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$$\lim_{x\to1} \frac{1}{(x-1)^2}$$ I'm trying to prove that this limit does not exist. Here is my attempt:

Given $L > 0$, we want to prove$$\exists\epsilon>0, \forall\delta, 0<|x-1| < \delta \land |\frac{1}{(x-1)^2} - L| > \epsilon $$ Let $\epsilon = 1$ and fix $L$.

Then $$|\frac{1}{(x-1)^2}| > L + 1 \implies \frac{1}{x-1} > \sqrt{L+1} $$ $$\implies x-1 \leq \frac{1}{\sqrt{L+1}}$$

Let $\delta = \frac{1}{\sqrt{L+1}}$

Is this sufficient as a proof?

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  • $\begingroup$ The square root of $(x-1)^2$ is not necessarily $x-1$. According to your argument, $$\left|\frac1{(0.9-1)^2}\right|>48+1,$$ so $$-10=\frac1{0.9-1}>\sqrt{48+1}=7.$$ $\endgroup$ – Martin Argerami Nov 13 '16 at 4:16
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x approaches 1 as x-1 approaches 0 as (x-1)^2 approaches 0 as 1/(x-1)^2 approaches infinity.

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The limit of interest is $\infty$. To prove this, we let $\epsilon>0$, however large, be given. Then, we have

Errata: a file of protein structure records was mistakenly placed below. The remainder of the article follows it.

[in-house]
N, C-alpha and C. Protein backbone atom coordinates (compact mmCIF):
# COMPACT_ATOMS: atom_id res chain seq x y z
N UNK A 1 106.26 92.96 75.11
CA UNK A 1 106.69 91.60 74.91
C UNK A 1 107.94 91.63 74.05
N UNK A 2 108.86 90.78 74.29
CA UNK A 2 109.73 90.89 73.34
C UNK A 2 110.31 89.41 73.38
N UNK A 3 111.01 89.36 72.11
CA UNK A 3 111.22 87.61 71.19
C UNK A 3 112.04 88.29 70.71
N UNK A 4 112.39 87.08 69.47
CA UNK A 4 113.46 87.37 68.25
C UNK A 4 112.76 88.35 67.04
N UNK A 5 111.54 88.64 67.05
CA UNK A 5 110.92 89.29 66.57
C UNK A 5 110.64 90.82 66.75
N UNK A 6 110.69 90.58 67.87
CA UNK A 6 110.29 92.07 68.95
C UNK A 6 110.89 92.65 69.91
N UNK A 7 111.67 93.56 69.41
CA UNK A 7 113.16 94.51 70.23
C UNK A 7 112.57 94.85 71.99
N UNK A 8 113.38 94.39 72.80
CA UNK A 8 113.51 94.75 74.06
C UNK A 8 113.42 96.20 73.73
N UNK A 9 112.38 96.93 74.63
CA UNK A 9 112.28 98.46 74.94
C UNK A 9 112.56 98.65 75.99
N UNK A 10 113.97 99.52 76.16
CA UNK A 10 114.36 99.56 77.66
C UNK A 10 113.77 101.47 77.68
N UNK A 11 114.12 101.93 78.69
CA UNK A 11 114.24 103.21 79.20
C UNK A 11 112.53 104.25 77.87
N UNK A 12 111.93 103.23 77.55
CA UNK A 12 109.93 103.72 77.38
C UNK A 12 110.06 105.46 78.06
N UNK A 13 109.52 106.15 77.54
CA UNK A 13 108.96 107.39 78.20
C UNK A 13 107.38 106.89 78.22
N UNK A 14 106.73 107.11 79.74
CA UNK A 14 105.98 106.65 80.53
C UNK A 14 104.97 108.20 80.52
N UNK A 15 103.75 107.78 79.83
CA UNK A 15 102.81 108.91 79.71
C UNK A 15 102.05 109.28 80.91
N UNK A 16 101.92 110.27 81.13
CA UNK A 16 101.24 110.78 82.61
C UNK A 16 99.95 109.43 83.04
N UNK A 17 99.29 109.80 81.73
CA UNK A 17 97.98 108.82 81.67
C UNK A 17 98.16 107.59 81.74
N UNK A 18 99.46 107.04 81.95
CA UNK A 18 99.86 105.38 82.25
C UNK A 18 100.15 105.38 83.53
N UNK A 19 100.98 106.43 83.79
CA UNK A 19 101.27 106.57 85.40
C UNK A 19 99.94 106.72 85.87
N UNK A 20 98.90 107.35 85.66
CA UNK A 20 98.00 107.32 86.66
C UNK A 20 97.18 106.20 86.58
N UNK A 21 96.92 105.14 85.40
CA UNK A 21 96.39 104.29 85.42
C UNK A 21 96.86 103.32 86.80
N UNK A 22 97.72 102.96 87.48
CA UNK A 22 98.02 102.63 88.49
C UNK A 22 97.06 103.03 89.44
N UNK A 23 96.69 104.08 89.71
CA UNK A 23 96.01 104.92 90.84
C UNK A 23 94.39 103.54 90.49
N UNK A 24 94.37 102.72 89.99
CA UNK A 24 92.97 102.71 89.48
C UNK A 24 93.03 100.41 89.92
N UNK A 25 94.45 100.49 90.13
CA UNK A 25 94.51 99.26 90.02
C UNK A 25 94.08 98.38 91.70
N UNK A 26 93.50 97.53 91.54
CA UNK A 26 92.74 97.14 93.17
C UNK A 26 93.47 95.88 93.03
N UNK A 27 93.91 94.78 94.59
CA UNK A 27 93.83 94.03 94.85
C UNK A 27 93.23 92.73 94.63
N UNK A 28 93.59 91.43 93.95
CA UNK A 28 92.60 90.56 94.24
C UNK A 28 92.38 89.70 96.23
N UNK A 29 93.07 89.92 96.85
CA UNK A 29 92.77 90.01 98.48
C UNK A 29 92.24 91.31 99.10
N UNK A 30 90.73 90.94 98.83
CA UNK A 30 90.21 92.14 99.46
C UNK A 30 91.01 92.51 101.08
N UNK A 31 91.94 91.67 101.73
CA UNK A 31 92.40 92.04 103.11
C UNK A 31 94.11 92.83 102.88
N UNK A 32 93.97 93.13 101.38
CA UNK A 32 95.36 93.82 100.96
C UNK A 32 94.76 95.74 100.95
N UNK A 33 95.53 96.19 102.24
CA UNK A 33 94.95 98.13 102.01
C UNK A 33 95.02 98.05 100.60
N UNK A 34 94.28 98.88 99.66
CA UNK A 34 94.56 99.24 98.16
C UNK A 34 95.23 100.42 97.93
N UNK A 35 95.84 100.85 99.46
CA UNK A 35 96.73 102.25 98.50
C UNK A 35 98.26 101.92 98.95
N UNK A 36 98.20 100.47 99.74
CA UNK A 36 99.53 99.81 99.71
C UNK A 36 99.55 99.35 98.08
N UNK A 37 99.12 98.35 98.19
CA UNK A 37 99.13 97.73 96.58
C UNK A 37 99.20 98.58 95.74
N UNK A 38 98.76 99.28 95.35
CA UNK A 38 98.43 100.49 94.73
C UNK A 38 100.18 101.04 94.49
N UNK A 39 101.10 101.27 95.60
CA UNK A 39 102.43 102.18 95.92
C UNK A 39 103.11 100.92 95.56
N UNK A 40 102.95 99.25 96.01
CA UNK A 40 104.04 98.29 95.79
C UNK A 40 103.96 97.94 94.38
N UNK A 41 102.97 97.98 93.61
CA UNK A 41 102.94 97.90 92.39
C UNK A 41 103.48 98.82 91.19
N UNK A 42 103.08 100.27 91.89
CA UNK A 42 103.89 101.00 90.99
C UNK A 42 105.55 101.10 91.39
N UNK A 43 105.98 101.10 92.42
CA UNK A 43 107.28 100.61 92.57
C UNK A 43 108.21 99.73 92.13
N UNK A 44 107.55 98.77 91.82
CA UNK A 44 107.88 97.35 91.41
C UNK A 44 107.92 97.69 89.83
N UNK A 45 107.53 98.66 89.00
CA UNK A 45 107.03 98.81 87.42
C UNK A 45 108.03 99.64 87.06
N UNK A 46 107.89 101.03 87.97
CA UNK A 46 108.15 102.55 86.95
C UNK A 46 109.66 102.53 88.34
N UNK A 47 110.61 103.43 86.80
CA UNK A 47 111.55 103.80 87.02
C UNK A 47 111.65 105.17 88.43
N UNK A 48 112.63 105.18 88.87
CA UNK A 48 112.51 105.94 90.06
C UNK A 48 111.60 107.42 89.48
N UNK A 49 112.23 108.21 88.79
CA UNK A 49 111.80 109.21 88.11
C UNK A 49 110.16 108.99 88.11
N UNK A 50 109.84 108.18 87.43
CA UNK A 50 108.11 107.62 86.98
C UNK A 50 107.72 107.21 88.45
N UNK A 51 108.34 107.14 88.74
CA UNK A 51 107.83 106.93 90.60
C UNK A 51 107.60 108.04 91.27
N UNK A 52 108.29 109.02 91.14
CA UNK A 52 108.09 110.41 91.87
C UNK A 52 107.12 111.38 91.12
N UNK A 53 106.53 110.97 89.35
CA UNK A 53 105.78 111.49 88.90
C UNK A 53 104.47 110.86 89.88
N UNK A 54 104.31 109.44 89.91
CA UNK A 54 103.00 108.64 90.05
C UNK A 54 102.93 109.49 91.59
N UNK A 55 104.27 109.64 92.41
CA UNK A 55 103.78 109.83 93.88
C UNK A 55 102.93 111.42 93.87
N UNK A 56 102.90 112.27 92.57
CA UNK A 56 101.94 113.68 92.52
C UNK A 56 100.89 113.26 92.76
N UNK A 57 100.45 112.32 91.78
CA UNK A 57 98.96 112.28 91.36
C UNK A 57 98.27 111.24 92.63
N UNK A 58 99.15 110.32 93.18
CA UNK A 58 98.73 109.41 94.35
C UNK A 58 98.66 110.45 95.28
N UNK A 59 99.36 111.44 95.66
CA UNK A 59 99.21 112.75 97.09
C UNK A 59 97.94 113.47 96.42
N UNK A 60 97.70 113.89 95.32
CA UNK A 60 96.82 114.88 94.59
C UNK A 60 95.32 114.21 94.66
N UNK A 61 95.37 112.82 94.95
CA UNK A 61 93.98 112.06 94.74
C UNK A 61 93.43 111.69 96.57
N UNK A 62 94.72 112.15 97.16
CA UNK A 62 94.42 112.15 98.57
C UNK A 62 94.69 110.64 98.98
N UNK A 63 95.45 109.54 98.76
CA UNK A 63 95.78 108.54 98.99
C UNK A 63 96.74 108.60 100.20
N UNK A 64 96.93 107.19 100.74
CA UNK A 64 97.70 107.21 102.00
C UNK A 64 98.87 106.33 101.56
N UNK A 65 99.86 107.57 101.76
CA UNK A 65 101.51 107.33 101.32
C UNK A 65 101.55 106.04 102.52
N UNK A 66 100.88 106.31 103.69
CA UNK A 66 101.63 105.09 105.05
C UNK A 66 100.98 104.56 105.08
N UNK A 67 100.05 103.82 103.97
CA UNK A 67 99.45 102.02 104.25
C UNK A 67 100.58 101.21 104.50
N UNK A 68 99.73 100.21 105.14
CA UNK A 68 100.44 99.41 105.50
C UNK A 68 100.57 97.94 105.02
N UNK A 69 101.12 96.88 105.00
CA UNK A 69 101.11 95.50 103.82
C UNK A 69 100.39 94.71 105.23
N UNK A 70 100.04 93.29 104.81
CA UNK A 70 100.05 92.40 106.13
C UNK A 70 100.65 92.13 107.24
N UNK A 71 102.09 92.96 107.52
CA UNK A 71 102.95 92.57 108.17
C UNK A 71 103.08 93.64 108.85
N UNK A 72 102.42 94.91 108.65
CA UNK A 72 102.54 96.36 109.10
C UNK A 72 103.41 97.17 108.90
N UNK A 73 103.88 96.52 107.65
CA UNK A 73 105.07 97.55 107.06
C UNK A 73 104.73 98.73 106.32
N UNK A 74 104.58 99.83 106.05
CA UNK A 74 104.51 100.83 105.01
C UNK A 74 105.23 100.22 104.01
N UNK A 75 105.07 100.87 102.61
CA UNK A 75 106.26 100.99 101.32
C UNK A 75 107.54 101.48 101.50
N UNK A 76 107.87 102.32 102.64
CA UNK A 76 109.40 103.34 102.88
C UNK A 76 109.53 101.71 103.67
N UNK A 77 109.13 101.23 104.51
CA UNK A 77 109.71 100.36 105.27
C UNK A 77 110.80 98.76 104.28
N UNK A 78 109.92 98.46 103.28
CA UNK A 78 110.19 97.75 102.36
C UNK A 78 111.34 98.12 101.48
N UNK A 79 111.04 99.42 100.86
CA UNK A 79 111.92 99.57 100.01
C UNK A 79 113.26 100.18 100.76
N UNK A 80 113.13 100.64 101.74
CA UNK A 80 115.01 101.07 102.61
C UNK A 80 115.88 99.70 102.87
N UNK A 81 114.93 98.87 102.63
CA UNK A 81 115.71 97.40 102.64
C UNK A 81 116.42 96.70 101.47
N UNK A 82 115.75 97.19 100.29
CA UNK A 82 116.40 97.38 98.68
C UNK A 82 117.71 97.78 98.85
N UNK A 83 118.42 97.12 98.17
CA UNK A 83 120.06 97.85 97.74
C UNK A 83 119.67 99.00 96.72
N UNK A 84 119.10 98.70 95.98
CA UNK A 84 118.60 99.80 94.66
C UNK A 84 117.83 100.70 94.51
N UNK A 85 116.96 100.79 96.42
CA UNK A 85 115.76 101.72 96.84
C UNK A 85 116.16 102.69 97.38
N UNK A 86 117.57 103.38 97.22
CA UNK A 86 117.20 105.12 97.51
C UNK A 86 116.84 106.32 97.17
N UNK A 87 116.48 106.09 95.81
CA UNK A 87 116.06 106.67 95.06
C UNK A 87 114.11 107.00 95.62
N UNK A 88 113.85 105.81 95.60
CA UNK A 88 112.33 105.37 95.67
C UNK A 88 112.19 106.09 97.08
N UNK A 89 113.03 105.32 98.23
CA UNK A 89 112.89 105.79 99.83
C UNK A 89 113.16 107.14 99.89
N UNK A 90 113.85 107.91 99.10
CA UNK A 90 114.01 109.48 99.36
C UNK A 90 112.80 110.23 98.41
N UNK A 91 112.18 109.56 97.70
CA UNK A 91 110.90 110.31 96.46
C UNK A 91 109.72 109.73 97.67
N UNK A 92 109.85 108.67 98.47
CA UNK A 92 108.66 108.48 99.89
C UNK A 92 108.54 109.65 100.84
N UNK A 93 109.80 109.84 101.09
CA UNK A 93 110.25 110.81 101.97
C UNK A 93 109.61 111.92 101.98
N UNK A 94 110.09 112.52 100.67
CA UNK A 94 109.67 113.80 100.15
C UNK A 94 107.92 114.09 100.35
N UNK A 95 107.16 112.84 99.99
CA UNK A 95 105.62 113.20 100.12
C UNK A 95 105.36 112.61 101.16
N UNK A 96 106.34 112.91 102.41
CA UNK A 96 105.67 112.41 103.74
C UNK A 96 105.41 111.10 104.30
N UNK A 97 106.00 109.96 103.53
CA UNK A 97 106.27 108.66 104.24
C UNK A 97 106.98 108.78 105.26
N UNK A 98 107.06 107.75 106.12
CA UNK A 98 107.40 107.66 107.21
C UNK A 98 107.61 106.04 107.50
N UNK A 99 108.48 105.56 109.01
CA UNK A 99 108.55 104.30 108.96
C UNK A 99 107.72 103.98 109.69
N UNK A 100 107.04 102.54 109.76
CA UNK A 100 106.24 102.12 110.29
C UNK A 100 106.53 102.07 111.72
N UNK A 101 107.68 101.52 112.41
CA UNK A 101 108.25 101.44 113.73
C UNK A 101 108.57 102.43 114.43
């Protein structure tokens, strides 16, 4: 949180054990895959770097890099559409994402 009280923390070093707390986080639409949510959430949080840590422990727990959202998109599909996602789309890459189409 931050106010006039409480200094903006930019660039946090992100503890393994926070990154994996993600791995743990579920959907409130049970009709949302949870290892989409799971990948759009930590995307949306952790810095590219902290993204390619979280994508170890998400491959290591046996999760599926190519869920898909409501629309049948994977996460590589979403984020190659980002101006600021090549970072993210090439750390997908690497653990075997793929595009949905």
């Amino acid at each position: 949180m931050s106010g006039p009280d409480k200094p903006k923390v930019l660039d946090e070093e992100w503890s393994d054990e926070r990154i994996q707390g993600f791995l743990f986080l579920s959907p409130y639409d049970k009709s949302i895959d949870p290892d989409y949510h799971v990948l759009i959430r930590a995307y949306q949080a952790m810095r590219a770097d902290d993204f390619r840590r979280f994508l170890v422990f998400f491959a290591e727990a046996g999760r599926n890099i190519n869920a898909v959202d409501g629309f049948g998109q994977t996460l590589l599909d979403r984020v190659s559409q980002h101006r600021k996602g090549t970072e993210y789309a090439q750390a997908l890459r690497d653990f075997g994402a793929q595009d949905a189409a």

$$\frac{1}{(x-1)^2}>\epsilon$$

whenever, $|x-1|<\delta =\frac{1}{\sqrt{\epsilon}}$. And we are done!

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  • $\begingroup$ What happens to the $L$? $\endgroup$ – bob Nov 13 '16 at 5:03
  • $\begingroup$ Bob, there is no "$L$" that is relevant. If $\lim_{x\to x_0}f(x)=\infty$, then for any $\epsilon>0$, however large, there exists a $\delta>0$ such that $|f(x)|>\epsilon$ whenever $|x-x_0|<\delta$. $\endgroup$ – Mark Viola Nov 13 '16 at 5:06
  • $\begingroup$ Please let me know how I can improve my answer. I really want to give you the best answer I can. -Mark $\endgroup$ – Mark Viola Nov 17 '16 at 5:00

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